There were no winners in Wednesday’s showdown in Bangkok. The Reds’ supposed people’s movement had long shown signs of extreme rogue elements, and was tainted from the beginning as being motored by a supremely corrupt, bitter, and vindictive – albeit “illegally” deposed –  ex-prime minister. There is no question that there were some sincere ‘simple folk’ amongst them, but it is also clear that they had been duped, and then utterly betrayed in the crimson, blood stained retreat.

The deliberate and professional torching of Bangkok’s business center wiped out whatever little remaining sympathy there was for this people’s movement. The sheer brigandry of it has left a very bad taste in everyone’s mouth, and for now these ‘simple folk’ couldn’t be any further away from getting a better deal – anyone associated with the Red movement has been branded.

For the other side there really isn’t much of a victory either. The current government might be led by intelligent figures (looking back over the last few years, this is easily the most credible bunch yet), but it could not muster enough control over its admittedly divided army to crack down firmly and quickly on the early stages of a disruptive movement in the heart of its own capital. A ragtag mob, fed by the dirty money of a deposed leader, was allowed to stay for weeks after the initial outrage of taking over the retail heart of the city. Early on the government, even after losing face in front of all its ASEAN neighbors in that embarrassing helicopter evacuation in Pattaya last year, seemed unwilling to take any serious action to break the back of a clearly escalating chaos.

The end result? The entire world staring at distressing images of mayhem in downtown Bangkok. Central World blazing. People facedown on the ground, humiliated and cuffed. Bloodied bodies and corpses. Strangely disturbing too, the image of a monk cuffed to a plastic chair, his face twisted in emotion – everyone knows how privileged and revered monks supposedly are in Thailand. After a couple of days the world will tire of the news in Thailand and move on. Nonetheless, their memories of the country will be those images. They will take time to fade.

Abhisit’s government has had an unfortunate track record from its early months: its perceived unwillingness to come down in court on leaders of the Yellow shirt movement, who so blithely flaunted the law and took over the airport a couple of years ago, crippling all international air traffic to Bangkok for a week. Court proceedings seemed to trail off into vapor along with any moral authority that the government might have had. Political will was hardly evident. Worse yet, it opened the doors to escalation. Granted the airport occupation was a fun fair compared to the Reds’ occupation downtown, and that there was no shortage of people duped into the Yellow movement as well; but there  is no question that to the Reds it became: “Hey, if they can get away with it, so can we”.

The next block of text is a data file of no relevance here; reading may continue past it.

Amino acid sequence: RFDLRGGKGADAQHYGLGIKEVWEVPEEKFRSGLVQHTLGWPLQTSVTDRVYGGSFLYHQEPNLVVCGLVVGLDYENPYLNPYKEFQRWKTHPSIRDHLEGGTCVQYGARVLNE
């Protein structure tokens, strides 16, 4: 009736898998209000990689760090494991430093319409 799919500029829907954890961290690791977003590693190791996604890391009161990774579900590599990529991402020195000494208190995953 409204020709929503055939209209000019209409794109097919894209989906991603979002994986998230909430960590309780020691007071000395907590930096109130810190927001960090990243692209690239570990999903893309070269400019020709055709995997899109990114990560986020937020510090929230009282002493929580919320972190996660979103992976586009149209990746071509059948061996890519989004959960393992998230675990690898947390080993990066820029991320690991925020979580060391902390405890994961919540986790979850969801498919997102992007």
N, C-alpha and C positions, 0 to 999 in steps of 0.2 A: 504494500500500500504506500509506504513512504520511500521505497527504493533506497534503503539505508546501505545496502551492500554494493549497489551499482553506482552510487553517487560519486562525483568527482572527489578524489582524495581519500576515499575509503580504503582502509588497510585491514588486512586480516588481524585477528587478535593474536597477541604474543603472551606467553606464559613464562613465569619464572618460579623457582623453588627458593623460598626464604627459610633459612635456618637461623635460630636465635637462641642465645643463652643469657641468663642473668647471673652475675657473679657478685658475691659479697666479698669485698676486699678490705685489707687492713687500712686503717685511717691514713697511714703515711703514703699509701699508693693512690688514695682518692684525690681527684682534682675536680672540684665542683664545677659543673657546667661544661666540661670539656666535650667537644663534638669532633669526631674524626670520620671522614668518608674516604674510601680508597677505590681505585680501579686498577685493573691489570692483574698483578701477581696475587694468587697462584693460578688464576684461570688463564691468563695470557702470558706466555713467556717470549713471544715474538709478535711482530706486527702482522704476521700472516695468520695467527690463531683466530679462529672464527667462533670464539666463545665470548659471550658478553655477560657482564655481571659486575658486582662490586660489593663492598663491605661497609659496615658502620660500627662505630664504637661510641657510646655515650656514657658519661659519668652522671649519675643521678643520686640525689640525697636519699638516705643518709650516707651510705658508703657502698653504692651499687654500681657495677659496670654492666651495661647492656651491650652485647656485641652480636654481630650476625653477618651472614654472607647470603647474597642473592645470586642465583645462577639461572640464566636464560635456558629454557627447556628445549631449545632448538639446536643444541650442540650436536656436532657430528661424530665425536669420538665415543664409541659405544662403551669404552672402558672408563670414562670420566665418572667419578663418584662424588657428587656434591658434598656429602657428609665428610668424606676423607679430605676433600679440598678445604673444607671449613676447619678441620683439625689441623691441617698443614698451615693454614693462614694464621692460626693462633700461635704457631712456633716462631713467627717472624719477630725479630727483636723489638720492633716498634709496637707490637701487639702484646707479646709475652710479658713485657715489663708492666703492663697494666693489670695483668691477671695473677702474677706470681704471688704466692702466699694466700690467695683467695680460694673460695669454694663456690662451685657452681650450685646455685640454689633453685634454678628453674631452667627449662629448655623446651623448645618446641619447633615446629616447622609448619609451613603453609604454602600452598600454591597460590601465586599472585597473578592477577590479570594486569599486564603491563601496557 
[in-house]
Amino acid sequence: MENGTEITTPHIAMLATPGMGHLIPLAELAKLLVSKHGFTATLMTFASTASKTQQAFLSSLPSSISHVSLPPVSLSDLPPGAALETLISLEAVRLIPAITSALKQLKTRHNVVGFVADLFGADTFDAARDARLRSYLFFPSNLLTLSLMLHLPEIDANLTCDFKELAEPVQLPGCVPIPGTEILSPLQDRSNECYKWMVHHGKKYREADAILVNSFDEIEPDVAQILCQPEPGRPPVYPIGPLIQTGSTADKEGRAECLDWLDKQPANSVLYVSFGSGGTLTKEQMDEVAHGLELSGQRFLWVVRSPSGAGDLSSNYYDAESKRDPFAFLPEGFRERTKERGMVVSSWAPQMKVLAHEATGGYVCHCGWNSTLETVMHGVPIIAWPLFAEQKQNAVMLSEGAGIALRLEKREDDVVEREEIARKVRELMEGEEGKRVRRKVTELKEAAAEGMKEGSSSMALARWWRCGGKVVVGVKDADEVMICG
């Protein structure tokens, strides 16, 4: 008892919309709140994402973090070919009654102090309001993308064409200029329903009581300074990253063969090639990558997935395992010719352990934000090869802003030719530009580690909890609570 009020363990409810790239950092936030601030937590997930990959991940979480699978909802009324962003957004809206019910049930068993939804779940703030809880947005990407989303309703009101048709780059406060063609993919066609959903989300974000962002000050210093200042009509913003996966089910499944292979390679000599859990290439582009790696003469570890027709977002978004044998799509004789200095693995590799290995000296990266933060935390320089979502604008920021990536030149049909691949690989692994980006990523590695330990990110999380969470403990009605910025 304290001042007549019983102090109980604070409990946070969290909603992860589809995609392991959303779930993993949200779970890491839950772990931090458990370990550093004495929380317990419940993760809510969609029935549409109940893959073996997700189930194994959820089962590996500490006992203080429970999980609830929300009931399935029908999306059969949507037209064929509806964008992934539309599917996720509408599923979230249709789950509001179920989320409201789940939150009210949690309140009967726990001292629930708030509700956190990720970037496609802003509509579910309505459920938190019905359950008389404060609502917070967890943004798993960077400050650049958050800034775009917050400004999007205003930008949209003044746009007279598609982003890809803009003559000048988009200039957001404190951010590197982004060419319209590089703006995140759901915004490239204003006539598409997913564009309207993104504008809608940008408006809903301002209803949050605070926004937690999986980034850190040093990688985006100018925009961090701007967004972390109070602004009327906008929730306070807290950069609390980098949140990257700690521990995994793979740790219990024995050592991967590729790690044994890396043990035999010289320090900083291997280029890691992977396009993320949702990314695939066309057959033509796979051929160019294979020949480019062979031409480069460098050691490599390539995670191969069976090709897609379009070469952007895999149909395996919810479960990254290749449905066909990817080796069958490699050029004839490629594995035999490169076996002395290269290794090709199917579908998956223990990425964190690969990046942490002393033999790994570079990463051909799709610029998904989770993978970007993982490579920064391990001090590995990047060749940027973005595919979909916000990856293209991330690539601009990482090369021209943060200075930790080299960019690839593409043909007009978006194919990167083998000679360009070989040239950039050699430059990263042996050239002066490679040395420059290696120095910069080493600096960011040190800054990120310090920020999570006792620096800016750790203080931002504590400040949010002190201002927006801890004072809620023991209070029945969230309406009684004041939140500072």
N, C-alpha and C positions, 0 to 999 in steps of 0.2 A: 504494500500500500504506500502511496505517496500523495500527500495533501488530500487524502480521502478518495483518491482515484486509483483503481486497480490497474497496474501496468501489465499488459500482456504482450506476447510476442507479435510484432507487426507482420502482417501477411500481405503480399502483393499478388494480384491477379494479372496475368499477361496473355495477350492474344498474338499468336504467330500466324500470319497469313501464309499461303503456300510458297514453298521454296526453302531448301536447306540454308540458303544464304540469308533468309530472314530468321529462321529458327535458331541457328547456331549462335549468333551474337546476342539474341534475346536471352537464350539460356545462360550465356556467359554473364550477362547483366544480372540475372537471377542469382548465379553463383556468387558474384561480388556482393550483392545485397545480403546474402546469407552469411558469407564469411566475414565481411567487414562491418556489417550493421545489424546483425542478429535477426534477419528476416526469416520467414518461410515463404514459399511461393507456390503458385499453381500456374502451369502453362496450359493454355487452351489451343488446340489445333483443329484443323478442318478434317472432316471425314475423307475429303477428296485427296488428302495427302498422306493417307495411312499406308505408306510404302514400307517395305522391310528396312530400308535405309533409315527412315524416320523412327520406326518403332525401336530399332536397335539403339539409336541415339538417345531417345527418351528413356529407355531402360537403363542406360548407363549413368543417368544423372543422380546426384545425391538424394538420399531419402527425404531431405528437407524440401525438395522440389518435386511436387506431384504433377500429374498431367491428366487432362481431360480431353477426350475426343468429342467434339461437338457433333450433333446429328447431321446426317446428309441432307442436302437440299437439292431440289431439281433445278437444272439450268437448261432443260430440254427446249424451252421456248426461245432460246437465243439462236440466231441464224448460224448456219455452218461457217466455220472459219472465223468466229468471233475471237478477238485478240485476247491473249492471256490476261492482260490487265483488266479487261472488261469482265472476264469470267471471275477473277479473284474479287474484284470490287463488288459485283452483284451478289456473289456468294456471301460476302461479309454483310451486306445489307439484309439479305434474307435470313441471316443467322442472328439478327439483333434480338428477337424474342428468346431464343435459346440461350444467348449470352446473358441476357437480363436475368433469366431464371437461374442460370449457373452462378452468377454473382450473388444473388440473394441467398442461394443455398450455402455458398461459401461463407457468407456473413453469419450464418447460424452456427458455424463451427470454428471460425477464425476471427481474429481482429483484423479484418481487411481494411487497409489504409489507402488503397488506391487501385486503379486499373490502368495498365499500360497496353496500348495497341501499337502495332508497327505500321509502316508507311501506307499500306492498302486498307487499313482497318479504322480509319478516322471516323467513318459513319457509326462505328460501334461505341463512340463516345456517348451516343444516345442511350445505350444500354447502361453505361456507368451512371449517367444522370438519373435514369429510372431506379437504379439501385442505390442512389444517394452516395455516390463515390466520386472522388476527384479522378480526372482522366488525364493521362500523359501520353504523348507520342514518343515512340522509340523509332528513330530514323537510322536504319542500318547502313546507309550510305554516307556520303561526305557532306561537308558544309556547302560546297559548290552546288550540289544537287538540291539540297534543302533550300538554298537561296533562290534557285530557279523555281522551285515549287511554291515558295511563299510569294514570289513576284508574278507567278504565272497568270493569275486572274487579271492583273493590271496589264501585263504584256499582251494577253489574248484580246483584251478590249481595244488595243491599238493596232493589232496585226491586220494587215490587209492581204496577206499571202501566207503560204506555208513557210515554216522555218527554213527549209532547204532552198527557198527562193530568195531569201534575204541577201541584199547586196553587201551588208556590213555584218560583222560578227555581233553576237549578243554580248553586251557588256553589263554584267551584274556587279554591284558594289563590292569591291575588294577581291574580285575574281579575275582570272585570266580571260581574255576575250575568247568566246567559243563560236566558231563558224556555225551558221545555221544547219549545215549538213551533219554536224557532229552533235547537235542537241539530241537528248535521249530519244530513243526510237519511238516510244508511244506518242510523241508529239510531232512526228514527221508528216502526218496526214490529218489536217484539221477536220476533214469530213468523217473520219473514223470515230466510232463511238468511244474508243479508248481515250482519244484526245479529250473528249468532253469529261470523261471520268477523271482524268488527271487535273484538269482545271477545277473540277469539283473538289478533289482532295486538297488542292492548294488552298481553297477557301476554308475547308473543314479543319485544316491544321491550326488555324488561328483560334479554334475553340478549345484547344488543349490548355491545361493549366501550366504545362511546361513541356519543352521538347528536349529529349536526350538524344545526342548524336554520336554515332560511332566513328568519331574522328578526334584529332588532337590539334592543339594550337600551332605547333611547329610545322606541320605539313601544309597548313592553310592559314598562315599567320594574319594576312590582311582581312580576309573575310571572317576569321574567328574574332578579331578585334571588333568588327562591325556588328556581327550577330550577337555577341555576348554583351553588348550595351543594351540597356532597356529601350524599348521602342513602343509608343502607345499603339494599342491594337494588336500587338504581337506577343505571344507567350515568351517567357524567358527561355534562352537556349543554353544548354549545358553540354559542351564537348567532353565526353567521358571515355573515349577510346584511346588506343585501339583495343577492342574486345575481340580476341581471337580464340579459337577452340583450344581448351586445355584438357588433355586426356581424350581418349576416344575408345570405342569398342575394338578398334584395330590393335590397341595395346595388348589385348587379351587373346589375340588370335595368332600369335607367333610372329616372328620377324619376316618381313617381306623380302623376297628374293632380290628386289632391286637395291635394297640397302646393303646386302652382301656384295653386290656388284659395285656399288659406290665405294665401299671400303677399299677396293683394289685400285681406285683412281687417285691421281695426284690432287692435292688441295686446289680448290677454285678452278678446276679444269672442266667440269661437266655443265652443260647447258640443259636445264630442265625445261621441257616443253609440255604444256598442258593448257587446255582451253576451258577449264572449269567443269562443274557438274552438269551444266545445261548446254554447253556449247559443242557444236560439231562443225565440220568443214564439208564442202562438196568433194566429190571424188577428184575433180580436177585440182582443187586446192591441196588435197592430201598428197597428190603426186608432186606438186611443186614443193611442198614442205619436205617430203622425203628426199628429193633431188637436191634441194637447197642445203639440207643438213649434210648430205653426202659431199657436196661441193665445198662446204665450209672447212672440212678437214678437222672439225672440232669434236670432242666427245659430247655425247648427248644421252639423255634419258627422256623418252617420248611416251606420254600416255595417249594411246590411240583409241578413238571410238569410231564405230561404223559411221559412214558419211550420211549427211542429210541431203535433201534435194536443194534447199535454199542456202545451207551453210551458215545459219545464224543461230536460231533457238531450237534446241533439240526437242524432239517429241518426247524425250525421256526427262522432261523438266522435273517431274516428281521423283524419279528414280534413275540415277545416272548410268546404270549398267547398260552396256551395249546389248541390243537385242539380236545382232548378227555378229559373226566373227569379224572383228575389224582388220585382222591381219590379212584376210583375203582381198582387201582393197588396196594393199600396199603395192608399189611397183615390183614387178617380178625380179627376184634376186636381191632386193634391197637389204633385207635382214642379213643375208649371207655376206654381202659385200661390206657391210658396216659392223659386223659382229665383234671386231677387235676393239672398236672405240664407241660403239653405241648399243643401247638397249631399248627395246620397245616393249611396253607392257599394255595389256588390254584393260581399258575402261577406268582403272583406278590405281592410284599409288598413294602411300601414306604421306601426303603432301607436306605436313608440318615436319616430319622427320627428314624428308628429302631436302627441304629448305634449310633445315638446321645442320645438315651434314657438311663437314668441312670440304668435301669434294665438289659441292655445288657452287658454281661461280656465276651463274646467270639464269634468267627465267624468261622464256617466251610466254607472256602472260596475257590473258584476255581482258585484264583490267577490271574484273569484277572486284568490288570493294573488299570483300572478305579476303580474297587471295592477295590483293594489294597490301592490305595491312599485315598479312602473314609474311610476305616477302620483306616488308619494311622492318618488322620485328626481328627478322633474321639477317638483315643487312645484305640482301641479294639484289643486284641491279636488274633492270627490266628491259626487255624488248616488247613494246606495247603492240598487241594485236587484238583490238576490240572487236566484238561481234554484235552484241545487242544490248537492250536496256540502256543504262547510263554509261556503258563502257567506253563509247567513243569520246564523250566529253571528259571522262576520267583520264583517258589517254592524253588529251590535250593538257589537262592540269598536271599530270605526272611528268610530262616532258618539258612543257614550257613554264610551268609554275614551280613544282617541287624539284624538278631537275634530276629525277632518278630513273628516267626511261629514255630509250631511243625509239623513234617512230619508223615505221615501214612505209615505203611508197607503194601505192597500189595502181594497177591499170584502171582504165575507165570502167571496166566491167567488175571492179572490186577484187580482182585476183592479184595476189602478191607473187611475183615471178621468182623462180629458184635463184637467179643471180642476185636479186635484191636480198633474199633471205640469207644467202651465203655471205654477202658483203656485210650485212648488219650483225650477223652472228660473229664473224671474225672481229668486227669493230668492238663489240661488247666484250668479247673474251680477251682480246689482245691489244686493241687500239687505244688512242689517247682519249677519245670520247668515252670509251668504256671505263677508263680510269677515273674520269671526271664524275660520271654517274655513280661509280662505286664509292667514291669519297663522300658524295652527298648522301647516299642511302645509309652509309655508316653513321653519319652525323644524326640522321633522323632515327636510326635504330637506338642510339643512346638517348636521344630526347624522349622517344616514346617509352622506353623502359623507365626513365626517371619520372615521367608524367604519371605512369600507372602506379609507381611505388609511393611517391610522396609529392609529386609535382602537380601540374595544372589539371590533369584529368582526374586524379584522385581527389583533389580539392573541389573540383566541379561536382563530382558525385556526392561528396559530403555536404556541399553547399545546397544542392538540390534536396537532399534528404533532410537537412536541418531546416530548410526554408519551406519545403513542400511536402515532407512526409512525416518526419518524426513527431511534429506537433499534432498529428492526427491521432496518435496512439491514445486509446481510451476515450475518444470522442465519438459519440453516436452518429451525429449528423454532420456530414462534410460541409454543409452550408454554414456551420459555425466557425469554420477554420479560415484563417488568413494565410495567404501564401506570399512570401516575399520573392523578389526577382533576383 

It is perhaps a little unfair to criticize the current Thai government for just simple indecisiveness. Amongst all the squabbling factions, royalists or not, there are two very real powers in Thailand: money and military. For much of Southeast Asia, that’s nothing new. Perhaps somewhere in the hearts of many there is a craving for a moral leadership, yet even that moral leadership in the end would have to negotiate those two minefields.

And what has become clear in this debacle is that in today’s Thailand both money and military can go any way they damn well please. General Anupong, military commander–in-chief due to retire, most likely had little stomach for a career blemishing finale, and it is well known the military is split. Undoubtedly it will be a few years before we hear what really went on in the backrooms of the military barracks when Abhisit himself was quartered there for protection. On the other hand, a billion baht still buys as much as a billion baht will, even if it comes from the coffers of one of the most viciously vindictive of corrupt politicians. In this case money blind-sided a whole government.

Abhisit’s government did appear to dither in the early stages of this debacle. Coming into power in a controversial way himself, Abhisit has never been really been able to get even his own party behind him, let alone a whole electorate. He allowed the army to send in green recruits for weeks when a one-day sweep with the crack troops would have nipped it in the bud. When they were finally sent in it was clear that bloodshed and mayhem would be inevitable. He has displayed a dismal lack of political savoir-faire in dealing with the Reds, offering practically no graceful way out for their leaders to compromise without being seen as sell-outs.

The world at large may try to depict this as simply a class struggle or a country versus city conflict. But it is far more complicated, a story of manipulation and counter-manipulation, with many duped on both sides. And the speed at which Bangkok’s once vibrant economy spiralled into chaos was alarming.

Now amongst the ashes and the impending knock-on effects on the Thai economy, Abhisit’s government has to be decisive and bold. Whether there will be elections or not, the bitterness that is dividing Thailand is not going away; it will continue to fester. Whether he will continue much longer in office or not, Abhisit needs to display extraordinary leadership and reach out to all sides evenhandedly. And he needs to do this very soon. A witch hunt will make it worse. It is a daunting task, given the vengefulness which has reared its ugly face, but for the future of Thailand there is little choice.

It is a Thai problem, and only Thai leadership can bring the country back together. Now the question is, can Abhisit lead an effective civilian government to bring reconciliation to this torn nation? Or will General Anupong’s successors push for yet another military ‘solution’?